Simple Rocket Experiments You Can Share With Your Kids

by Aurora L. - Date: 2007-04-16 - Word Count: 718 Share This!

For every action, there is equal and opposite reaction. If you blow up a balloon and let it go (without tying the end), the air in the balloon goes in one direction and the balloon itself goes the opposite way. Rockets use this same principle. The thrust going out the back end pushes the rocket forward.

The rockets we're about to build rely on generating enough pressure and releasing that pressure very quickly. You will generate pressure by pumping in air or through chemical reactions (which generate gaseous products).

Let's get started!

Seltzer Rockets: Place an Alka-Seltzer tablet in a white Fuji film canister (black Kodak canisters won't work) and fill one-third with water. Working quickly, cap it and invert it on the sidewalk. Stand back… POP! You'll find there's an optimal water level for maximum height. If you work fast, you can get about four launches from one tablet. What happens if you try two tablets at once?

Paper Blow-Gun Rockets: Make a very long straw by joining two straws with tape. Roll an 8½x11" sheet of paper into a long tube and tape shut (younger kids can roll the paper around a dowel to help). Cut triangle fins out of index cards and hot glue onto one end of the rocket. To make the nosecone, cut a circle out of paper. You can trace the inner diameter of masking tape roll to get a good circle. To make a flat circle into a 3D cone, begin to cut the circle in half, but stop cutting when you get to the center. Slide one flap over the other to form a (nose)cone and tape shut. Pile a lot of glue inside the cone and add the long straw and wait to dry. Slip the straw inside the tube and seal the nosecone to the rocket body. When dry, blow into your straw to check for leaks. It should be impossible to blow through. If you have a leak, go back and fix it now. Otherwise, slip over the metal tube and blow hard. If you have one, apply a nozzle from an air tank or compressor to blast these rockets hundred of feet in the air! If your straws come loose, simply cut the rocket body just below the nosecone and rebuild the straw-cone assembly, fastening in place when ready.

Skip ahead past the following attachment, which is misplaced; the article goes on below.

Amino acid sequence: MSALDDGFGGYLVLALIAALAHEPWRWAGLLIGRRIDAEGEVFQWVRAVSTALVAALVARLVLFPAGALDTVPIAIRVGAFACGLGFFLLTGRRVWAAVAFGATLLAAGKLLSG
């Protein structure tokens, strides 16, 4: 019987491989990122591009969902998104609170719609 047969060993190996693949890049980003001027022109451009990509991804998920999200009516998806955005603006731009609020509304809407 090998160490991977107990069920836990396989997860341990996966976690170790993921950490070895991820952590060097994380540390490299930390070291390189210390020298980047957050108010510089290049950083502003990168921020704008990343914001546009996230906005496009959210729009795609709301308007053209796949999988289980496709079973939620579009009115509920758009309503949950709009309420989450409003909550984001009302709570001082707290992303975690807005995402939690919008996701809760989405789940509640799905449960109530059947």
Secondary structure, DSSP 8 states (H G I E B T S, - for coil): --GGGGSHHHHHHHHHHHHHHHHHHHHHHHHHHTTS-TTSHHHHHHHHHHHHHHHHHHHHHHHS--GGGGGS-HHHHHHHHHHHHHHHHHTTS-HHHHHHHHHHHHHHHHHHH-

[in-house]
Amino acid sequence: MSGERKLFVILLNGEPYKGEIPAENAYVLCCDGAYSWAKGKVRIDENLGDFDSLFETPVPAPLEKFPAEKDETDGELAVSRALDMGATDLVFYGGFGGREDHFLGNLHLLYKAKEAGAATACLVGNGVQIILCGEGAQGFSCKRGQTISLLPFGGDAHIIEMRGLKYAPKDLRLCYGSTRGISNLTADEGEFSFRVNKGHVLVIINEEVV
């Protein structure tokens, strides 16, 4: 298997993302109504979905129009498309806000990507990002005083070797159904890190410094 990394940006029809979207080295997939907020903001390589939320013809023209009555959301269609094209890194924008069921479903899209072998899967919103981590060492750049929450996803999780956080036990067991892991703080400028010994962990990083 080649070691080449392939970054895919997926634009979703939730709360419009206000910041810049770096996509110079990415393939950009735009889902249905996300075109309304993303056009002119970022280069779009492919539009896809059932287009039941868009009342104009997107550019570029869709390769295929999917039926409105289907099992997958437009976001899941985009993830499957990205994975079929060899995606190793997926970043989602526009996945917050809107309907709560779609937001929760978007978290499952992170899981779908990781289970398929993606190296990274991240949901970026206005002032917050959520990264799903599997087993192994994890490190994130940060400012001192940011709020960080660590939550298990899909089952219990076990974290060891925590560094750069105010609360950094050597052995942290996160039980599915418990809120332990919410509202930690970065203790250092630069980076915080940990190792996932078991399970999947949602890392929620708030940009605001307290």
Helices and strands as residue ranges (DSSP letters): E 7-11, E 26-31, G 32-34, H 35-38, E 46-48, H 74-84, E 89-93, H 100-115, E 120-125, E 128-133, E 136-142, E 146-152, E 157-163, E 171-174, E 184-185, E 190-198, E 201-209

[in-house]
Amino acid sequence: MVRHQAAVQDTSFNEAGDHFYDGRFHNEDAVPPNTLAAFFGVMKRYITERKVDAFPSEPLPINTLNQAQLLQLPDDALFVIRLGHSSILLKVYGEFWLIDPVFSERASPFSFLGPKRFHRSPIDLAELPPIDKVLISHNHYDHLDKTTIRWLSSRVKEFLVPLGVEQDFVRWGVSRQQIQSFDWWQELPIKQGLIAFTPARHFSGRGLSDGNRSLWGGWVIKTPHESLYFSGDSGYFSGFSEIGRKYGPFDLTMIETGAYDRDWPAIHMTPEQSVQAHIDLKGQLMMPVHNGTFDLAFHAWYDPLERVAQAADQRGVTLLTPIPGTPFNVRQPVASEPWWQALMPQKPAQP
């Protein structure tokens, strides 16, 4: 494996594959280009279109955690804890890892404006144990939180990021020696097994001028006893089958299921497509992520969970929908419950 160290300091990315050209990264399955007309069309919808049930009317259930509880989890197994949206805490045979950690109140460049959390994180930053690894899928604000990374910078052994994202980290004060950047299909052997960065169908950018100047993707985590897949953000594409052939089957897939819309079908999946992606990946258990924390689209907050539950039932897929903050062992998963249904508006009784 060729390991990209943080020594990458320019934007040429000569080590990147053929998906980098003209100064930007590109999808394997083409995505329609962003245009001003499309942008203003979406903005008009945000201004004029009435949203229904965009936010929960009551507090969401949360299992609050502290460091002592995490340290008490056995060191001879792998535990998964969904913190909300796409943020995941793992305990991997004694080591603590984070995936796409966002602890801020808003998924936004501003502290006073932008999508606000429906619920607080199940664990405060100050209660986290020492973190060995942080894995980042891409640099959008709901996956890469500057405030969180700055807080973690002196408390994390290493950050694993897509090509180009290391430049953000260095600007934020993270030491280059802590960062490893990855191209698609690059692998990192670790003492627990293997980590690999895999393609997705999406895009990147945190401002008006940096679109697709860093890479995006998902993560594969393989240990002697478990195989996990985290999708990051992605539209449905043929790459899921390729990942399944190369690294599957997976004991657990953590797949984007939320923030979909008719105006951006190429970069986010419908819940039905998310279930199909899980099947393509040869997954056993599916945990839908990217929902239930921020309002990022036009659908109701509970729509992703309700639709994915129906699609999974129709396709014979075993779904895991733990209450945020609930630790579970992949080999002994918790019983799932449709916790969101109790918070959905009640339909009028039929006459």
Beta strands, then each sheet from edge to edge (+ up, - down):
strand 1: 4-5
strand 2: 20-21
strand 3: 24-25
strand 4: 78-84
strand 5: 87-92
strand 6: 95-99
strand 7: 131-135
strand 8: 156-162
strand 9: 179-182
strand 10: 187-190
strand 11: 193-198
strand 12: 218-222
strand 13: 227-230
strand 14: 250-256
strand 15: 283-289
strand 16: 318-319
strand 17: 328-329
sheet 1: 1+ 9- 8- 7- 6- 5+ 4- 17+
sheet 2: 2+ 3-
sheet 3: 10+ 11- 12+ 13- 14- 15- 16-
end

Slingshot Rockets Punch a small hole in the bottom of a black Kodak film canister. Chain 5 rubber bands together and push one end of the rubber band chain through the hole from the outside, catching it with a paper clip inside so it can't slip back through the opening (like a cotter pin). Hot glue the canister into one end of a 6" piece of ¾" foam pipe insulation and tape the circumference with a few wraps of duct tape. The rubber bands should be hanging out of the foam pipe. Attach triangular foam fins with hot glue to the opposite end. To launch, hook the rubber band over your thumb, pull back, and release!

Puff Rockets: Grab a clean, empty shampoo or lotion bottle. Make sure the bottle you choose gives you a good puff of air out the top cap when you squeeze it. You'll also need two straws, one slightly smaller than the other. And a small piece of foam. Insert the smaller straw into the hole in the cap. If you have trouble, ream out the hole or just take off the cap and seal the connection with a lump of clay or a lot of hot glue. Insert a small bit of foam into one end of the larger straw. Slide the larger straw (your rocket) onto the smaller straw (your launcher). Squeeze the bottle hard! POOF! Which bottles work best? Does straw length matter? (We had one rocket that cleared 25 feet.)

Micro Paper Rockets: Spiral-wrap a thin strip of paper around and along the length of a wood pencil and tape to secure (You can alternately use a naked straw instead of making your own rocket body from paper, but then you'll need a slightly smaller launch tube straw.) Hot glue triangular fins made from an index card to one end. Fold the opposite end over twice and secure with a ring of tape to make a nose. Insert straw into the rocket body and blow hard!

Related Tags: science, homeschool, science experiment, curriculum, science project, experiment, rocket, rocketry

Since 1996, Aurora Lipper has been helping families learn science. As a pilot, astronomer, engineer, rocket scientist, and former university instructor, Aurora can transform toilet paper tubes into real working radios and make robots from junk in the back desk drawer. You can download the free science experiment workbook at

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